DataSheet_1_Increased B Cell Selection Stringency In Germinal Centers Can Explain Improved COVID-19 Vaccine Efficacies With Low Dose Prime or Delayed .pdf (2.49 MB)
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DataSheet_1_Increased B Cell Selection Stringency In Germinal Centers Can Explain Improved COVID-19 Vaccine Efficacies With Low Dose Prime or Delayed Boost.pdf

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posted on 30.11.2021, 04:44 authored by Amar K. Garg, Soumya Mittal, Pranesh Padmanabhan, Rajat Desikan, Narendra M. Dixit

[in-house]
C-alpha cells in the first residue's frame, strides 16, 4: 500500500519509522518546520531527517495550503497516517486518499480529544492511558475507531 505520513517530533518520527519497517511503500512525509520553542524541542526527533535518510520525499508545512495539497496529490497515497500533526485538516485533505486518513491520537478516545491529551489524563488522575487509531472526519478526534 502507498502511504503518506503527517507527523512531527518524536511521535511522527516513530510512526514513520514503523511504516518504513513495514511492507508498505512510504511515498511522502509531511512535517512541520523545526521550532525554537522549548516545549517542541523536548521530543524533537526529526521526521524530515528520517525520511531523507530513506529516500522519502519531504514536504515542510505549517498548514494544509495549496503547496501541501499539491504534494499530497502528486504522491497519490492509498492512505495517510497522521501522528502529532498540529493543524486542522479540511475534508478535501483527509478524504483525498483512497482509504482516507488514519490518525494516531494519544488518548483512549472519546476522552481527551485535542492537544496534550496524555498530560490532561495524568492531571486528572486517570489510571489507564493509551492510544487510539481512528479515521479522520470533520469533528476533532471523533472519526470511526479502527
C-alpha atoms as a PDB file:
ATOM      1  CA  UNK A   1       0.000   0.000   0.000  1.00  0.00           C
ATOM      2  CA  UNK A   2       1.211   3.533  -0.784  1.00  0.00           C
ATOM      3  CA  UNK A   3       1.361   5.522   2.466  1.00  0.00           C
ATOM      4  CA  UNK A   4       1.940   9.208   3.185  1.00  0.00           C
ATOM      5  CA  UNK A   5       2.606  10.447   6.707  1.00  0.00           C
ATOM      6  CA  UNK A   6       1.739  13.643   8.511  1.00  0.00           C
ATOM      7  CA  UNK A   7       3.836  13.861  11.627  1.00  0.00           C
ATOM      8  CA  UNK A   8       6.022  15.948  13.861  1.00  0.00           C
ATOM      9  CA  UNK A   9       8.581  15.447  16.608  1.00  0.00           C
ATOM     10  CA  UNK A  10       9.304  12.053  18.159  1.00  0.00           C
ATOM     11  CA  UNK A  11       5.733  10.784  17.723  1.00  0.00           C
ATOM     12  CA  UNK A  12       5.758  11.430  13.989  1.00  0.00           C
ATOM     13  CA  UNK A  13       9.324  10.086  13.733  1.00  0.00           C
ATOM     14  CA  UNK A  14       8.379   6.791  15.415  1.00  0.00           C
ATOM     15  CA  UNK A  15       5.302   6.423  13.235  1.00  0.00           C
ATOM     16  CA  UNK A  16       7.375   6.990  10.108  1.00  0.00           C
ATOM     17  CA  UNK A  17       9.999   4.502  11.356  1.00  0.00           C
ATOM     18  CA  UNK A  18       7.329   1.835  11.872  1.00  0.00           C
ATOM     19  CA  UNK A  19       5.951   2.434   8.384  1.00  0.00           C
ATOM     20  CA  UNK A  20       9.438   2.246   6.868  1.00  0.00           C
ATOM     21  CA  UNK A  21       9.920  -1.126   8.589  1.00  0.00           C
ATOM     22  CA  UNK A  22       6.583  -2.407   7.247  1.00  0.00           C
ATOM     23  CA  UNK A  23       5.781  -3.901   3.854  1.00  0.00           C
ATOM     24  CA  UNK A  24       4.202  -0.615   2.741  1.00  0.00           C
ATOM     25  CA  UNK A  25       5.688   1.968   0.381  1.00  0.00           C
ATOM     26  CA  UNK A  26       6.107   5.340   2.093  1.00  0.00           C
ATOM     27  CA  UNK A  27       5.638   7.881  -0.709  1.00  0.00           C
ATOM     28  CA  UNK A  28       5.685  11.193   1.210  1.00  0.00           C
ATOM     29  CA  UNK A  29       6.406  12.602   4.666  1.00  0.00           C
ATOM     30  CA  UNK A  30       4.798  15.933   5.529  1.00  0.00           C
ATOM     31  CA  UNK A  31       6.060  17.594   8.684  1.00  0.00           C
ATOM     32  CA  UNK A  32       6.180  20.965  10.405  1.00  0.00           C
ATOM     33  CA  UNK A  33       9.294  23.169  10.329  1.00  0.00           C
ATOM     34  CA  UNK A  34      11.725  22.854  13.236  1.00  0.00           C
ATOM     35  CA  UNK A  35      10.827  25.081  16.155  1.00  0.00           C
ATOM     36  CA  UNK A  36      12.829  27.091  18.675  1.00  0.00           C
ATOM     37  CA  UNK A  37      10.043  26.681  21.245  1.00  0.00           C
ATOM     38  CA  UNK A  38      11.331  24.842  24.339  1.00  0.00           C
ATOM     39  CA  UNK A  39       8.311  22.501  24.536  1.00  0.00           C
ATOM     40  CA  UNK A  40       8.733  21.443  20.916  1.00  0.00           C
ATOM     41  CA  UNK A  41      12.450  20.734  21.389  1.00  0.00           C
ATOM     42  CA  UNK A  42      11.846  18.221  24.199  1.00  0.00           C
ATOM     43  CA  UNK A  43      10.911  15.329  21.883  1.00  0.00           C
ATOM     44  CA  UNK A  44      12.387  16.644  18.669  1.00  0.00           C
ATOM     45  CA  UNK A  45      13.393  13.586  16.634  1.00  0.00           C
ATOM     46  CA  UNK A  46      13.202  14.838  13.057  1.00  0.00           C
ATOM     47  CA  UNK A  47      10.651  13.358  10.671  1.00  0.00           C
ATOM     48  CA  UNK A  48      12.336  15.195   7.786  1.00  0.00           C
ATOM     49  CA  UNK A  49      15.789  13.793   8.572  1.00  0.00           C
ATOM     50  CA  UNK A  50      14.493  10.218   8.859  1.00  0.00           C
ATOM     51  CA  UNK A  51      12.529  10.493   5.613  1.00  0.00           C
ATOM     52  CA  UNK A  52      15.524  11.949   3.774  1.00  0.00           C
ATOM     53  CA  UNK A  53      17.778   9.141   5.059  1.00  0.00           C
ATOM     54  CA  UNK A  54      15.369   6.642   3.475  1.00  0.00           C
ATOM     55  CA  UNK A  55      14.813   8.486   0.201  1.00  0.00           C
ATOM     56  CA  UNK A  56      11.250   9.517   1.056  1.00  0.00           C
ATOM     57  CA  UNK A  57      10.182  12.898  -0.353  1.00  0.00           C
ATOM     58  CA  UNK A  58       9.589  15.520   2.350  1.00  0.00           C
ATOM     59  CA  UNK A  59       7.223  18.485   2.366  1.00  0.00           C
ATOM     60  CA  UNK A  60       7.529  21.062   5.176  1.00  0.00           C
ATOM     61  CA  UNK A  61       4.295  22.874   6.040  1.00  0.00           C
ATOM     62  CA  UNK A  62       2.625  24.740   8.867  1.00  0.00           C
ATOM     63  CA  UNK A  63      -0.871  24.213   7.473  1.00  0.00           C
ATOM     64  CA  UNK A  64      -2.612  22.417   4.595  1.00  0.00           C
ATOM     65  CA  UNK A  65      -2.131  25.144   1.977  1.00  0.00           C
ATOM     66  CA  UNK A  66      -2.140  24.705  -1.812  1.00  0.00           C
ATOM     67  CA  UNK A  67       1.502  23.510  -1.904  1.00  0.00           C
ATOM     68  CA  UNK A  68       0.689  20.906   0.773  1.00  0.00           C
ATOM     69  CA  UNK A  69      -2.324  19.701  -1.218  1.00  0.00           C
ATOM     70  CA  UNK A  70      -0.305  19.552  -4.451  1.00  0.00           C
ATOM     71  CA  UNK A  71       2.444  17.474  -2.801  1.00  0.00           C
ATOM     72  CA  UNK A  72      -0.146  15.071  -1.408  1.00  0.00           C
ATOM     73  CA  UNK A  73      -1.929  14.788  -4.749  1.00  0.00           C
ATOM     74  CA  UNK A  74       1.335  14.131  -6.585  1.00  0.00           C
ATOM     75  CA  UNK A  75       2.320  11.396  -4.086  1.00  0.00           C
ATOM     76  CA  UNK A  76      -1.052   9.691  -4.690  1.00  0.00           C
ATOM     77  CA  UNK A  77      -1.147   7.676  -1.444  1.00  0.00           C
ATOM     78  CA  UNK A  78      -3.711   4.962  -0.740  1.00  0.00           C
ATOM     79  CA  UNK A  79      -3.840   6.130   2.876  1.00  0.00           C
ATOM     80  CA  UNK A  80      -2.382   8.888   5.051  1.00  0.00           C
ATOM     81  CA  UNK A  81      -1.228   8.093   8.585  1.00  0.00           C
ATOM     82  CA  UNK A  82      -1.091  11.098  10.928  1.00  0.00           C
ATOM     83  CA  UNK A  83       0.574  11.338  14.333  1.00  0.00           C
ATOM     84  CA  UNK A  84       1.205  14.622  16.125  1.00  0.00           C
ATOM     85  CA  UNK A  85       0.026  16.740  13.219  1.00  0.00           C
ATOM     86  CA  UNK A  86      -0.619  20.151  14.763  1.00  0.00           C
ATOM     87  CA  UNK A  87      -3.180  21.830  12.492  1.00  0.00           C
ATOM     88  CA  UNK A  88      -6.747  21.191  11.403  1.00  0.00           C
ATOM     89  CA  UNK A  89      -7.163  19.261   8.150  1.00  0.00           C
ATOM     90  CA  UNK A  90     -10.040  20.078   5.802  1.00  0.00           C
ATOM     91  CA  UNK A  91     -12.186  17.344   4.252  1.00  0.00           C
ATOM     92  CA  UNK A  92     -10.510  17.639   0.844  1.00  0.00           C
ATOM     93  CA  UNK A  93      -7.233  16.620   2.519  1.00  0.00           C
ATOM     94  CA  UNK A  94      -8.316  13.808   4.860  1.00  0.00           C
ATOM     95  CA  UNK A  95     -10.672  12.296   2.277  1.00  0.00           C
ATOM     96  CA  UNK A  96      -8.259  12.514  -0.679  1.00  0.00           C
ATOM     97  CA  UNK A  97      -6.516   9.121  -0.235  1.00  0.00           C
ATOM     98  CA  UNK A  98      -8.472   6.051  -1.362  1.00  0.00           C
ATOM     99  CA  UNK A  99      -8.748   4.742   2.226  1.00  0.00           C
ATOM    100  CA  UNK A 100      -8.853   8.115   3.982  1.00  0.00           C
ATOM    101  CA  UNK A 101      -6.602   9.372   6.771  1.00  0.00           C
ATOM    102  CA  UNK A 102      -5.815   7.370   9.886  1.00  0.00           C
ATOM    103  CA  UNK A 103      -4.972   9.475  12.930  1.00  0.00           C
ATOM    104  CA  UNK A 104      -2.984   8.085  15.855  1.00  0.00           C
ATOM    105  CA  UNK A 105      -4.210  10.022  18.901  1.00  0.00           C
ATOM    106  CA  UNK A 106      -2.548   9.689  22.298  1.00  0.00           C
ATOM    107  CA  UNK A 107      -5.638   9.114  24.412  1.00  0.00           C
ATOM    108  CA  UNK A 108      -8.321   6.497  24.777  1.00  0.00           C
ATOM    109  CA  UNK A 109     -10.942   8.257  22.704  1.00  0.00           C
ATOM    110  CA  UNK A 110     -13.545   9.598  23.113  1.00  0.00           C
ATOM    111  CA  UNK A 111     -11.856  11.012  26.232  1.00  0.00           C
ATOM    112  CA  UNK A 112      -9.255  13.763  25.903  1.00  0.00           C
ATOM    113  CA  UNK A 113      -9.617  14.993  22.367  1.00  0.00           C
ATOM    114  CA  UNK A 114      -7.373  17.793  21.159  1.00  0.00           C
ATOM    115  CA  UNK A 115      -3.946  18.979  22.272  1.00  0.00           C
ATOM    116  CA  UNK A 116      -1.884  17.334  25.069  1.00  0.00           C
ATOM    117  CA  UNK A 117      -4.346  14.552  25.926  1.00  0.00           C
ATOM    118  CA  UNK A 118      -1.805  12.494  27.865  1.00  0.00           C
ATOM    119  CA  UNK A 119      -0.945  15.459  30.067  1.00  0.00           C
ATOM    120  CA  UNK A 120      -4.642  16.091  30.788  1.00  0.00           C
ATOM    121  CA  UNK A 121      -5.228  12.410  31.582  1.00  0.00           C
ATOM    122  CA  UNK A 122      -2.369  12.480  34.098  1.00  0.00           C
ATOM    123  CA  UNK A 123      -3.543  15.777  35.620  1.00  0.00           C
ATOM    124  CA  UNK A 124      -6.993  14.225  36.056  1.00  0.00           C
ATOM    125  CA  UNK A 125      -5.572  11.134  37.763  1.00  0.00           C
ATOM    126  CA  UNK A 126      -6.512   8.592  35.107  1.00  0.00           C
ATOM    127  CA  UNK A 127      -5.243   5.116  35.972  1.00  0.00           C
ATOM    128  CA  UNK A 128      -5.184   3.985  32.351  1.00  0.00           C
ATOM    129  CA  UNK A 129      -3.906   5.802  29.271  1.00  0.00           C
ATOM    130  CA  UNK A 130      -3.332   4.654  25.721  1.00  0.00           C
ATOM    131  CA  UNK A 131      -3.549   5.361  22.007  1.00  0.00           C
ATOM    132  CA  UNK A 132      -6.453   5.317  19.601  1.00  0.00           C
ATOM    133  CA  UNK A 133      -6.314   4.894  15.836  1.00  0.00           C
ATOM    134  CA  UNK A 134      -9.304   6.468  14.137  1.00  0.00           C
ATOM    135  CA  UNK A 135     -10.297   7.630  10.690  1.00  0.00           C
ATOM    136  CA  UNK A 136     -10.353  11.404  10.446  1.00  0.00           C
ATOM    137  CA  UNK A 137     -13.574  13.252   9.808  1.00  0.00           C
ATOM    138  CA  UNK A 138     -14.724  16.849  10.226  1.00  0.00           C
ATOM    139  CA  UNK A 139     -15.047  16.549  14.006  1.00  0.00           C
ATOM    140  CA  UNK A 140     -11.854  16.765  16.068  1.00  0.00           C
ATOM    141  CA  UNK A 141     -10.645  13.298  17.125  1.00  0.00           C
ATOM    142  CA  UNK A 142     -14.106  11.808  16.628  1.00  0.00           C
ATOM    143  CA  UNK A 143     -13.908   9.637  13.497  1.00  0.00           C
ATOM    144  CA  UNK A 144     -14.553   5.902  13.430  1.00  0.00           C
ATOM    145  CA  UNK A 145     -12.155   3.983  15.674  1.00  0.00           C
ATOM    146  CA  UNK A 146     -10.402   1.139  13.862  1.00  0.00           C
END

The efficacy of COVID-19 vaccines appears to depend in complex ways on the vaccine dosage and the interval between the prime and boost doses. Unexpectedly, lower dose prime and longer prime-boost intervals have yielded higher efficacies in clinical trials. To elucidate the origins of these effects, we developed a stochastic simulation model of the germinal center (GC) reaction and predicted the antibody responses elicited by different vaccination protocols. The simulations predicted that a lower dose prime could increase the selection stringency in GCs due to reduced antigen availability, resulting in the selection of GC B cells with higher affinities for the target antigen. The boost could relax this selection stringency and allow the expansion of the higher affinity GC B cells selected, improving the overall response. With a longer dosing interval, the decay in the antigen with time following the prime could further increase the selection stringency, amplifying this effect. The effect remained in our simulations even when new GCs following the boost had to be seeded by memory B cells formed following the prime. These predictions offer a plausible explanation of the observed paradoxical effects of dosage and dosing interval on vaccine efficacy. Tuning the selection stringency in the GCs using prime-boost dosages and dosing intervals as handles may help improve vaccine efficacies.

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